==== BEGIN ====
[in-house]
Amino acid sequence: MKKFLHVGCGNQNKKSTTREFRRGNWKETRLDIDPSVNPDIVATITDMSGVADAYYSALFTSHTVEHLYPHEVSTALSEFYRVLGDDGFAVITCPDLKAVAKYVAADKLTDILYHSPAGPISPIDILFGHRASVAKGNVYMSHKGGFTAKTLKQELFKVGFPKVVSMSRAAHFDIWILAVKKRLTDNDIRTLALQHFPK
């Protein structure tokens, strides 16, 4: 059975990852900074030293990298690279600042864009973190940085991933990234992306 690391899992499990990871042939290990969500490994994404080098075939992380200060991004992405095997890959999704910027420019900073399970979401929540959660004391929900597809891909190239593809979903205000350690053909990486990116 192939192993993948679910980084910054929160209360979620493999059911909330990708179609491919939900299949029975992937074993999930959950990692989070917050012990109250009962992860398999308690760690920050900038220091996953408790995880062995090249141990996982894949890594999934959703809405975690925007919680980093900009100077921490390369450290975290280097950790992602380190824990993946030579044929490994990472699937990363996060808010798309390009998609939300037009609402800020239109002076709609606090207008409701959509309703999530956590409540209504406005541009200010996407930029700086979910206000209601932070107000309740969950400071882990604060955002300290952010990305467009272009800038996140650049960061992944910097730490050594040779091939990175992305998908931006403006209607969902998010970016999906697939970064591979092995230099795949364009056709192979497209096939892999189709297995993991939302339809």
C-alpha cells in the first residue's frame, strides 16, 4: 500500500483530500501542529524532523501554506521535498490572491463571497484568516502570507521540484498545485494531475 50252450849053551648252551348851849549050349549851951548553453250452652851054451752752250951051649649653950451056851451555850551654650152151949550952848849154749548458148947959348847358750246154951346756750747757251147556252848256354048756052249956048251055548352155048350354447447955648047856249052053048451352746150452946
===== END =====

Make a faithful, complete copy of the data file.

[in-house]
Amino acid sequence: MKKFLHVGCGNQNKKSTTREFRRGNWKETRLDIDPSVNPDIVATITDMSGVADAYYSALFTSHTVEHLYPHEVSTALSEFYRVLGDDGFAVITCPDLKAVAKYVAADKLTDILYHSPAGPISPIDILFGHRASVAKGNVYMSHKGGFTAKTLKQELFKVGFPKVVSMSRAAHFDIWILAVKKRLTDNDIRTLALQHFPK
């Protein structure tokens, strides 16, 4: 059975990852900074030293990298690279600042864009973190940085991933990234992306 690391899992499990990871042939290990969500490994994404080098075939992380200060991004992405095997890959999704910027420019900073399970979401929540959660004391929900597809891909190239593809979903205000350690053909990486990116 192939192993993948679910980084910054929160209360979620493999059911909330990708179609491919939900299949029975992937074993999930959950990692989070917050012990109250009962992860398999308690760690920050900038220091996953408790995880062995090249141990996982894949890594999934959703809405975690925007919680980093900009100077921490390369450290975290280097950790992602380190824990993946030579044929490994990472699937990363996060808010798309390009998609939300037009609402800020239109002076709609606090207008409701959509309703999530956590409540209504406005541009200010996407930029700086979910206000209601932070107000309740969950400071882990604060955002300290952010990305467009272009800038996140650049960061992944910097730490050594040779091939990175992305998908931006403006209607969902998010970016999906697939970064591979092995230099795949364009056709192979497209096939892999189709297995993991939302339809």
C-alpha cells in the first residue's frame, strides 16, 4: 500500500483530500501542529524532523501554506521535498490572491463571497484568516502570507521540484498545485494531475 50252450849053551648252551348851849549050349549851951548553453250452652851054451752752250951051649649653950451056851451555850551654650152151949550952848849154749548458148947959348847358750246154951346756750747757251147556252848256354048756052249956048251055548352155048350354447447955648047856249052053048451352746150452946